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A day in the life of a watchmaker

A watchmaker can have very general or very specific responsibilities depending on seniority.  The more senior or experienced, a watchmaker can be tasked with only one type of job, usually the most difficult.  If you are a watchmaking artisan, that job may be in a very specific type of finishing or even gem setting, while master watchmakers will most likely be given the most difficult jobs such as movement design and assembly.

This is why a day in the life of a watchmaker can vary depending on the specific job they have and the type of watches they work on.  But like most trades watchmaking is a skill and skills can be learned.  Meaning novice watchmakers will have to start from the ground up.  Below is an example of what a typical day might look like for a mid-level watchmaker who works for a watch brand or a watch repair company.

A watchmaker will most probably start the day by setting up their workbench or workstation.  He will most likely examine his tools and make sure that they are in perfect working order.  Watchmaking is a highly meticulous type of job and a watchmaker requires very specialized tools such as a loupe or a microscope.

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Depending on what part of the assembly process he is assigned to the watchmaker will most likely check on the schedule assignments next and go about accomplishing the tasks assigned to him for the day.  This could be anything from conducting quality checks or finishing a particular component.  Whatever the task, the watchmaker will plan their day accordingly.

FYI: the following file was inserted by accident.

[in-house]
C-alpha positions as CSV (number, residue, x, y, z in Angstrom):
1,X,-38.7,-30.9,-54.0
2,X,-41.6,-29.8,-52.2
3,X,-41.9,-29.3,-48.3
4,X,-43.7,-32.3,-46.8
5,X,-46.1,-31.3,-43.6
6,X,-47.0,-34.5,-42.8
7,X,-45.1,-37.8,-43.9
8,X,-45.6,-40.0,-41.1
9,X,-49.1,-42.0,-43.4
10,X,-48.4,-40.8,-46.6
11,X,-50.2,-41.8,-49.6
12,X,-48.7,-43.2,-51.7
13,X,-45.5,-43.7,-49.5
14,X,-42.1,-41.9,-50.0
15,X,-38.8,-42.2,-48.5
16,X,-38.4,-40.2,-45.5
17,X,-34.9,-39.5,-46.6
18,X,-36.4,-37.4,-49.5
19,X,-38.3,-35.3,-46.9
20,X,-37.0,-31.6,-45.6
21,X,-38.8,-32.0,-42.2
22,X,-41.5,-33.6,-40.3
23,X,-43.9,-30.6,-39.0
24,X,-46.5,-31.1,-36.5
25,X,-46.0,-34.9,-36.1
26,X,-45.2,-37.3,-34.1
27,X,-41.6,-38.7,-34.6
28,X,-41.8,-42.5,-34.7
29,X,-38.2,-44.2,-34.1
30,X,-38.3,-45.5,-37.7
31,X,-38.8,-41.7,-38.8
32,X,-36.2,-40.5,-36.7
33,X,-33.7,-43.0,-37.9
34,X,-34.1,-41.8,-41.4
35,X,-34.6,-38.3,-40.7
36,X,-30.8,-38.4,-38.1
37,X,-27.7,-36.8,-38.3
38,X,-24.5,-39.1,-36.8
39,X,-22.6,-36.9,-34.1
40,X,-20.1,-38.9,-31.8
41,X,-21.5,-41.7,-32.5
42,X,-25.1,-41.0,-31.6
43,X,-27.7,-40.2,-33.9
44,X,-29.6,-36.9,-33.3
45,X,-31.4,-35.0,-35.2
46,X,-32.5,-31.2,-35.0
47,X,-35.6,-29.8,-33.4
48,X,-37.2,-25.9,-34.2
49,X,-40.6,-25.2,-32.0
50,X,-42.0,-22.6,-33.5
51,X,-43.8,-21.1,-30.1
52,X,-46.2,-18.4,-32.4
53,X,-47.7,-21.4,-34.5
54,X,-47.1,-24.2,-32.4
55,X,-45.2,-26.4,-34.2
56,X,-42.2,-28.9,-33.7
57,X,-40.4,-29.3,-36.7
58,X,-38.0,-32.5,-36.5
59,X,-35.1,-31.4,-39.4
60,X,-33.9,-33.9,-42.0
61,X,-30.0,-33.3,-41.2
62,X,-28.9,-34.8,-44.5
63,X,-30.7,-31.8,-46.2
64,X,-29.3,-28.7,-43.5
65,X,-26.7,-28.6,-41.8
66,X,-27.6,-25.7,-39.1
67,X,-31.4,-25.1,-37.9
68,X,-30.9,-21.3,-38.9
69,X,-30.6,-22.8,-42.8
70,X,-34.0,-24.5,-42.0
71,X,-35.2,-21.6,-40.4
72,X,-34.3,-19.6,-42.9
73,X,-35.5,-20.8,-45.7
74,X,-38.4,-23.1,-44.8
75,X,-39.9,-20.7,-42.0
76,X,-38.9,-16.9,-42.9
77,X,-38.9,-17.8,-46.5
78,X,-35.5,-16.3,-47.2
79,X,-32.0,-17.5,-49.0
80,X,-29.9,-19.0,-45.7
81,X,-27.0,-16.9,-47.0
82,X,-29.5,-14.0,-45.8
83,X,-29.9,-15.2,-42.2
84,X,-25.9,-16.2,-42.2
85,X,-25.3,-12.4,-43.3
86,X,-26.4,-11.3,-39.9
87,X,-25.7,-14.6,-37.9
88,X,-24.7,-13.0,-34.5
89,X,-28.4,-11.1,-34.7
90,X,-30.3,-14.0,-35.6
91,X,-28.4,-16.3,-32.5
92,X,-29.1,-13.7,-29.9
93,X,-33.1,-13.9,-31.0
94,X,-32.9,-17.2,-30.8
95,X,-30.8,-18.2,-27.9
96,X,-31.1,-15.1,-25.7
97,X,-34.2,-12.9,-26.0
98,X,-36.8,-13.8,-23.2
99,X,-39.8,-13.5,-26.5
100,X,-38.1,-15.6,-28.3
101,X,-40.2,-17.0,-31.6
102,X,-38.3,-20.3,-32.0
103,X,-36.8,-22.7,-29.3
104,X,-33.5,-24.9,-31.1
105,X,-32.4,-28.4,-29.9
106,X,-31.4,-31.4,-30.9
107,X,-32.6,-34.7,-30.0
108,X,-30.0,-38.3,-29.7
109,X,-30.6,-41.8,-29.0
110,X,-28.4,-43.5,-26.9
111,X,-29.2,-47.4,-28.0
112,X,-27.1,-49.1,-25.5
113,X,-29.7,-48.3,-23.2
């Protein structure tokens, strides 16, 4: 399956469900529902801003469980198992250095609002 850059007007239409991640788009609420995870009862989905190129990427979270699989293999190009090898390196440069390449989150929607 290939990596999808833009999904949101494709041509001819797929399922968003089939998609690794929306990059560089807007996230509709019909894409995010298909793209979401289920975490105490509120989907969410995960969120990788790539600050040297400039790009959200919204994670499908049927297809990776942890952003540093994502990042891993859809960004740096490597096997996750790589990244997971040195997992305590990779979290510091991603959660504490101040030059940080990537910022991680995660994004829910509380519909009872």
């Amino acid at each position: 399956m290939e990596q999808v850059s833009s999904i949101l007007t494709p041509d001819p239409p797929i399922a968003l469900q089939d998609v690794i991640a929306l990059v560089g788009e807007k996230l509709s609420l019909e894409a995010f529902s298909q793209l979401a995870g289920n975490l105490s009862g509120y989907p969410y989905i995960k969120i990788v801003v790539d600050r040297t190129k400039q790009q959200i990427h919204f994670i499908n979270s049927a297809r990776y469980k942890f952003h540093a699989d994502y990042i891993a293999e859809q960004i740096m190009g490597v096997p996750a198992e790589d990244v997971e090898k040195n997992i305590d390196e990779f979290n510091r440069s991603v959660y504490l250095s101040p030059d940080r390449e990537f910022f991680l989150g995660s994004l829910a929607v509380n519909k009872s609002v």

Depending on the company, the watchmaker may also have to schedule time for training sessions or briefings on new model updates and technologies.  Major watch companies routinely introduce new innovations and advancements, which watchmakers need to stay updated with to meet the company’s standards.

Many of the larger watch companies often engage peripheral professionals such as technicians, engineers, designers and artisans, many of whom are not necessarily directly employed by the company.  This means the watchmaker will often have to do a lot of collaborating to develop a specific watch design or function.  And will most likely have to coordinate with other colleagues or even whole other departments to resolve complex issues and the like.

Whatever the case, or what ever the job in the many steps in assembling a single timepiece may be, watchmakers working for major watch companies typically have opportunities for professional growth and development.  They are encouraged to join training programs, attend workshops and seminars, and collaborate with experienced colleagues thereby enhancing their skills and knowledge.  The goal being, of course, is the continuous development and improvement of both watchmaking skills and watchmaking in general.

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